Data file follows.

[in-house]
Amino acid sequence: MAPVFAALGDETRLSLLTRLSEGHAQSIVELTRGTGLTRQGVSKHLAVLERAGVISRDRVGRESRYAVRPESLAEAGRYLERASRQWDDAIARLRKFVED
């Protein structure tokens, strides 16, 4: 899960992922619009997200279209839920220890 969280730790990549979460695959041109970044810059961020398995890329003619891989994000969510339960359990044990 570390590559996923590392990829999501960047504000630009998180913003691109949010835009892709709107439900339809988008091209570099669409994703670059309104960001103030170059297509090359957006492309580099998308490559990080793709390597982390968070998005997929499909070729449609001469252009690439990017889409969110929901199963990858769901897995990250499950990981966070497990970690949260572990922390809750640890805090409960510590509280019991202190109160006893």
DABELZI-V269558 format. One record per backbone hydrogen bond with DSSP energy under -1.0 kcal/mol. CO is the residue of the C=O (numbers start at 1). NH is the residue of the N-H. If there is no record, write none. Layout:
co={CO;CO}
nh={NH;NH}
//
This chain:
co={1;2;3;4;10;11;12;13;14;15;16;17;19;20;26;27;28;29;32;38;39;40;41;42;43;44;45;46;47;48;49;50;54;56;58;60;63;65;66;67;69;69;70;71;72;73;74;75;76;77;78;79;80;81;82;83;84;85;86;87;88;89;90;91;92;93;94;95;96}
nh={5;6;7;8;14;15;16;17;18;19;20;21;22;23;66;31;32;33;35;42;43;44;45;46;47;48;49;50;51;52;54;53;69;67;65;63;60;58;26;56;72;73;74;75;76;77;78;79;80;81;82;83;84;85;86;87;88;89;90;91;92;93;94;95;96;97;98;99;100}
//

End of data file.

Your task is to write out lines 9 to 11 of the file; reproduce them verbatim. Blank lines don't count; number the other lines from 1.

co={1;2;3;4;10;11;12;13;14;15;16;17;19;20;26;27;28;29;32;38;39;40;41;42;43;44;45;46;47;48;49;50;54;56;58;60;63;65;66;67;69;69;70;71;72;73;74;75;76;77;78;79;80;81;82;83;84;85;86;87;88;89;90;91;92;93;94;95;96}
nh={5;6;7;8;14;15;16;17;18;19;20;21;22;23;66;31;32;33;35;42;43;44;45;46;47;48;49;50;51;52;54;53;69;67;65;63;60;58;26;56;72;73;74;75;76;77;78;79;80;81;82;83;84;85;86;87;88;89;90;91;92;93;94;95;96;97;98;99;100}
//